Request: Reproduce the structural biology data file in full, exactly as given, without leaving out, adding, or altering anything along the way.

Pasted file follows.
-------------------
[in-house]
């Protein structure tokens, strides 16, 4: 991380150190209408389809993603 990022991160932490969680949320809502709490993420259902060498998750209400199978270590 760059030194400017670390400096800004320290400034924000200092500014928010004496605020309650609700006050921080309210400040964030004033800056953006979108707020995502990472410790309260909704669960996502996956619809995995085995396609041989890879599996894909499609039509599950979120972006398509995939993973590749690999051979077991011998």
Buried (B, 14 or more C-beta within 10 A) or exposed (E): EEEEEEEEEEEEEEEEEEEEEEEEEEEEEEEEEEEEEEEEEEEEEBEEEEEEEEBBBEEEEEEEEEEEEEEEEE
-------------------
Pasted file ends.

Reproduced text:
[in-house]
């Protein structure tokens, strides 16, 4: 991380150190209408389809993603 990022991160932490969680949320809502709490993420259902060498998750209400199978270590 760059030194400017670390400096800004320290400034924000200092500014928010004496605020309650609700006050921080309210400040964030004033800056953006979108707020995502990472410790309260909704669960996502996956619809995995085995396609041989890879599996894909499609039509599950979120972006398509995939993973590749690999051979077991011998």
Buried (B, 14 or more C-beta within 10 A) or exposed (E): EEEEEEEEEEEEEEEEEEEEEEEEEEEEEEEEEEEEEEEEEEEEEBEEEEEEEEBBBEEEEEEEEEEEEEEEEE